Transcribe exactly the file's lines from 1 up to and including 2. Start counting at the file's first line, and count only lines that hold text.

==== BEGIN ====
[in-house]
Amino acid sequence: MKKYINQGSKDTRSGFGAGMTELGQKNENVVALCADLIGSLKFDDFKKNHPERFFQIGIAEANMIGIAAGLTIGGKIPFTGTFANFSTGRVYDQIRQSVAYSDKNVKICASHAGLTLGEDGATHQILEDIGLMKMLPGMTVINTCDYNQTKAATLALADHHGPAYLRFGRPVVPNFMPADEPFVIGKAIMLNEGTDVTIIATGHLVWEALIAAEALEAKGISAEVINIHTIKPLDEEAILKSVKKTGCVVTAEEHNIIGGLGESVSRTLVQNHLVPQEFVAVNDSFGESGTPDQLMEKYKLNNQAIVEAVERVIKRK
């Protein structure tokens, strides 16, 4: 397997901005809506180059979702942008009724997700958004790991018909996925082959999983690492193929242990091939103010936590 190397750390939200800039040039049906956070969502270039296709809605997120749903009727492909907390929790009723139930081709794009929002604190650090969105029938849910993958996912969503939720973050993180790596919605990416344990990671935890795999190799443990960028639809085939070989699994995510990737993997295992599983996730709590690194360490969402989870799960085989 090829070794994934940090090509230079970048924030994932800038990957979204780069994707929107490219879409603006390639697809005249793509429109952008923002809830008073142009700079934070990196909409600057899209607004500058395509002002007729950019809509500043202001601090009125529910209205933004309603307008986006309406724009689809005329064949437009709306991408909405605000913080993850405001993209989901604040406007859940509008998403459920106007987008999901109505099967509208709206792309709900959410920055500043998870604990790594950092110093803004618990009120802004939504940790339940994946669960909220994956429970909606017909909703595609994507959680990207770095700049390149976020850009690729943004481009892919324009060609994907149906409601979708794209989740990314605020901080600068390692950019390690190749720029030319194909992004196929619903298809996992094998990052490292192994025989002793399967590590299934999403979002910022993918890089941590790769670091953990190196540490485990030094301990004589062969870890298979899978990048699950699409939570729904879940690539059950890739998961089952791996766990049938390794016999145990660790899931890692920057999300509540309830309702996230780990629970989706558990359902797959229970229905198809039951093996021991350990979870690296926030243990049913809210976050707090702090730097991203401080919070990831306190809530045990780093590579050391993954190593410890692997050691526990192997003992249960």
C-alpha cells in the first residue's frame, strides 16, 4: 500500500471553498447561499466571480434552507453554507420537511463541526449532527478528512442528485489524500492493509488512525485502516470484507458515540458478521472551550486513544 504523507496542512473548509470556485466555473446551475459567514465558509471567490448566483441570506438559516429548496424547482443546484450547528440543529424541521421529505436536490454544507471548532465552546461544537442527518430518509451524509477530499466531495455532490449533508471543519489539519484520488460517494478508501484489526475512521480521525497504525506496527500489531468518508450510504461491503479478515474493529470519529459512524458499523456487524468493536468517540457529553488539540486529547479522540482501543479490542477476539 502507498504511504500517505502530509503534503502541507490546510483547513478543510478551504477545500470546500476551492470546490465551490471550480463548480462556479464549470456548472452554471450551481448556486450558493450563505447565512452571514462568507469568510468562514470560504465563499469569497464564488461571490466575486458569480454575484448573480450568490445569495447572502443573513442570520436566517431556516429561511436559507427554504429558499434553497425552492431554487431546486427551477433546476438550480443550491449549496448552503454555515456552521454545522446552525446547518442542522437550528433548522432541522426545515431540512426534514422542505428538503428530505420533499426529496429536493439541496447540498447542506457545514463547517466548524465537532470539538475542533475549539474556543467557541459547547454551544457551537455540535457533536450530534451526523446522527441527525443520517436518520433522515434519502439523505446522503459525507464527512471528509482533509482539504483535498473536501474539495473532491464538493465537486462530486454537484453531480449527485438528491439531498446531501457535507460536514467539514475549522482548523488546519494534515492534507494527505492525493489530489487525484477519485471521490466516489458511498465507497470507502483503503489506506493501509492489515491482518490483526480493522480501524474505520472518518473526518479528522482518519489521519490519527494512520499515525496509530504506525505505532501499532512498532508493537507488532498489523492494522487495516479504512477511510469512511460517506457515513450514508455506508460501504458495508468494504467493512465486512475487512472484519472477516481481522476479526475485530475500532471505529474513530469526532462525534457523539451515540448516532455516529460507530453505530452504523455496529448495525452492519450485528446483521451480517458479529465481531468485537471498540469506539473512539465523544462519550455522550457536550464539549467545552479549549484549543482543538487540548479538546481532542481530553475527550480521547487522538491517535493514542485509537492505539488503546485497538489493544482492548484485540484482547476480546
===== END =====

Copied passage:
[in-house]
Amino acid sequence: MKKYINQGSKDTRSGFGAGMTELGQKNENVVALCADLIGSLKFDDFKKNHPERFFQIGIAEANMIGIAAGLTIGGKIPFTGTFANFSTGRVYDQIRQSVAYSDKNVKICASHAGLTLGEDGATHQILEDIGLMKMLPGMTVINTCDYNQTKAATLALADHHGPAYLRFGRPVVPNFMPADEPFVIGKAIMLNEGTDVTIIATGHLVWEALIAAEALEAKGISAEVINIHTIKPLDEEAILKSVKKTGCVVTAEEHNIIGGLGESVSRTLVQNHLVPQEFVAVNDSFGESGTPDQLMEKYKLNNQAIVEAVERVIKRK